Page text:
NBC’s Timeless throws down the gauntlet as the craziest time travel series on TV, with a cliffhanger that basically dares the network to cancel it.
Is there a more adorably absurd series on the air right now than NBC’s Timeless? The show is a shippers’ fantasy wrapped up in a truly loopy time travel soap opera that has become increasingly self-referential as it dives deeper into its own mythology, one that not only routinely throws out its own rule book but almost seems to be improvised on the spot. This is a show that isn’t content to have a mismatched crew bounce around the time stream righting wrongs, it wants to use the narrative device of time travel as the backdrop to a massive conspiracy carried out by a clandestine group bent on world domination, one that also (naturally) bears a familial connection to Lucy Preston (Abigail Spencer), the show’s ostensible protagonist.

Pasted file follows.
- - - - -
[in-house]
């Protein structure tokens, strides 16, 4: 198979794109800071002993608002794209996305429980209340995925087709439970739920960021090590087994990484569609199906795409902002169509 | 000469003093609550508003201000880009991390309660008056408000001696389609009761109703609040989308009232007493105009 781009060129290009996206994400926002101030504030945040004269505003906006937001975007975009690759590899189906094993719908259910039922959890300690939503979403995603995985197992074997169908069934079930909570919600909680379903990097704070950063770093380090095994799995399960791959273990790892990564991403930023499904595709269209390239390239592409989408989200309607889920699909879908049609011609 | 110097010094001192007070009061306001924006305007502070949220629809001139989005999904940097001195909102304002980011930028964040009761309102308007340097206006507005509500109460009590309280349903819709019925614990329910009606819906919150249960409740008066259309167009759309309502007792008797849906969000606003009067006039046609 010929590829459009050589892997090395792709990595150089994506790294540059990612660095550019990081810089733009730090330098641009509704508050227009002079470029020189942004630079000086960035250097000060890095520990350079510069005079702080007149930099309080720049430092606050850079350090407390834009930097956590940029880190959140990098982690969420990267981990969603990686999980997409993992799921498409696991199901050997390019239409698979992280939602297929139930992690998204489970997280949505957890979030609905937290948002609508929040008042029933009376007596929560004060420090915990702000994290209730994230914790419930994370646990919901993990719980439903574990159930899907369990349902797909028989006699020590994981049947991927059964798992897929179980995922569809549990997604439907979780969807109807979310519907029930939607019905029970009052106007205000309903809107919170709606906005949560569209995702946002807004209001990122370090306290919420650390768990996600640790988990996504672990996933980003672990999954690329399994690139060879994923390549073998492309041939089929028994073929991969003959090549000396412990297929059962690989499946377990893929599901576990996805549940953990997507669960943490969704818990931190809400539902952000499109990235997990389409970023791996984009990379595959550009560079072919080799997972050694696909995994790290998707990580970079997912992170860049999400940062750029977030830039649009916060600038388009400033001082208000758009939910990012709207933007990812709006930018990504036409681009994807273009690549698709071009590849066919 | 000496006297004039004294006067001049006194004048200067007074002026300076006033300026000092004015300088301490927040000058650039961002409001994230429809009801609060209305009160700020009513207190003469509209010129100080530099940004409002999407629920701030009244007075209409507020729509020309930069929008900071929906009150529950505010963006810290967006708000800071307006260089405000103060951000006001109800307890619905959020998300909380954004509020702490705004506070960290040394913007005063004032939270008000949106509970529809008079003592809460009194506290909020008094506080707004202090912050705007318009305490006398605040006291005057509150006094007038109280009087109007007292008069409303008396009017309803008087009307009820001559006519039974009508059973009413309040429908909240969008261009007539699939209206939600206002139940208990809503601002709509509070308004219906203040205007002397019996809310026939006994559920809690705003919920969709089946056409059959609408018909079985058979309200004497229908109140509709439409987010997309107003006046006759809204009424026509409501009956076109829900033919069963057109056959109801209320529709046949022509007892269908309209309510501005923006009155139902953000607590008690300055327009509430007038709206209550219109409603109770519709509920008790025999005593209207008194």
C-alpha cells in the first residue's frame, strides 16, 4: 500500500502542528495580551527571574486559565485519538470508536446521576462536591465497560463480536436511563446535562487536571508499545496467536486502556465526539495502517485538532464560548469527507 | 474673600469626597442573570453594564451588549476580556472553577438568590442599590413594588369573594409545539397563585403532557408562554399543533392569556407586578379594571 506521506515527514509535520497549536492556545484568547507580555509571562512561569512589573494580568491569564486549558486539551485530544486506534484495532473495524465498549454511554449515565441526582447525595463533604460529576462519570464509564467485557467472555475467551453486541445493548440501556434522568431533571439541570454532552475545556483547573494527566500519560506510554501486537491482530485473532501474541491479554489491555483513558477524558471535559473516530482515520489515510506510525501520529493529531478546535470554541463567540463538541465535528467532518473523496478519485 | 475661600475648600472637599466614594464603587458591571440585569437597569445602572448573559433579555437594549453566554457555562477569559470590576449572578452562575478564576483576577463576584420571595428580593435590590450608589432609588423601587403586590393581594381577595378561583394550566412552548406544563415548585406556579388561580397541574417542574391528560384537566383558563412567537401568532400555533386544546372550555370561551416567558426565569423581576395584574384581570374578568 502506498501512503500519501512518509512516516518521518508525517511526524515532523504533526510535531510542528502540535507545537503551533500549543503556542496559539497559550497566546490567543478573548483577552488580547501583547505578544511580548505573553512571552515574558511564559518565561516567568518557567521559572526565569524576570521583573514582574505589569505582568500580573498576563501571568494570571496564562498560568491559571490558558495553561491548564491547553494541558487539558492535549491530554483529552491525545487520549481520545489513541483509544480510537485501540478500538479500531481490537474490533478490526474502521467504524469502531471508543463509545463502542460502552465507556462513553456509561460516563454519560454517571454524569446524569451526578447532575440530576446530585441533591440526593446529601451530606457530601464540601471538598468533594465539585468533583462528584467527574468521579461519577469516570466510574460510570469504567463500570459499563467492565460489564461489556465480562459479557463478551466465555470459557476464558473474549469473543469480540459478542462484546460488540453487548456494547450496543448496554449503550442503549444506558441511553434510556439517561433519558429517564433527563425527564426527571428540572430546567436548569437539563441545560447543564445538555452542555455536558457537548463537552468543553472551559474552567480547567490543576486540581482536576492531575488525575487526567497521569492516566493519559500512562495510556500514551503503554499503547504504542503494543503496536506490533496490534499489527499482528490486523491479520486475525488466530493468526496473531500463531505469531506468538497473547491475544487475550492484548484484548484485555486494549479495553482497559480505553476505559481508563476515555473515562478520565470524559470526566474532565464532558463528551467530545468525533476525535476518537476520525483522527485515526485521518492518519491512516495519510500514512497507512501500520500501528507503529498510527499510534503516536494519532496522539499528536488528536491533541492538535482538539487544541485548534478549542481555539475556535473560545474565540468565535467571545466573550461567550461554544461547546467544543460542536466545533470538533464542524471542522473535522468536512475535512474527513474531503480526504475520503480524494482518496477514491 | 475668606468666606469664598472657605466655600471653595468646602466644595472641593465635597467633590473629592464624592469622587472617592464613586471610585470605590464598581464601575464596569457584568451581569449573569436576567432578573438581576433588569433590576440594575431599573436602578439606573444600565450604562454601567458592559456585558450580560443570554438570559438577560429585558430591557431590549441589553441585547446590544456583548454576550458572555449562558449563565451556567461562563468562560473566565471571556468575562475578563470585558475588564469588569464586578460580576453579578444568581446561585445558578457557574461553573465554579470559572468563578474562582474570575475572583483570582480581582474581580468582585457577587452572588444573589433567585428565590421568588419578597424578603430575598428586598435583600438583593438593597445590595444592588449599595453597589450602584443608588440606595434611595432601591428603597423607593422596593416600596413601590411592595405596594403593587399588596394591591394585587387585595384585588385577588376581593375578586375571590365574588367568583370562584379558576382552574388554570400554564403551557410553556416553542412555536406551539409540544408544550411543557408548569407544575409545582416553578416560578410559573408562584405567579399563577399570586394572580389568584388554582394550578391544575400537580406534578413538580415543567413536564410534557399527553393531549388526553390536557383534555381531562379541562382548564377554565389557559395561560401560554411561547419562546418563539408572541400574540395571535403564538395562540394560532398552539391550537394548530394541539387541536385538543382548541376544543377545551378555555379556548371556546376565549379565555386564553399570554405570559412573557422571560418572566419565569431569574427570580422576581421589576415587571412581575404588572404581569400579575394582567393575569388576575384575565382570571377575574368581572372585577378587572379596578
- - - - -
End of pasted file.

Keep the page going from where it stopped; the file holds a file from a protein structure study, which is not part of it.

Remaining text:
All of that was a key part of the show’s appeal long before Timeless was scratched by NBC at the end of its first season. A vocal fan base was enough to bring the series back from cancelation on a new night where it might perform better. Apparently not everyone who joined in on the social media campaign to save the show has been tuning in regularly. As it turns out, resurrection isn’t quite the cure-all you might think since Timeless once again finds itself on the bubble at the Peacock Network. That leaves the show in a tricky place, as an emotional appeal may not be enough to save the series again, especially since the powers that be at NBC know people like to bemoan a show’s premature cancelation on Twitter more than actually watching the show in need of saving. In response, the writers’ room has seemingly decided to up every ante possible and leave season 2 on a cliffhanger so massive it might have the power to conjure up a season 3 renewal entirely on its own.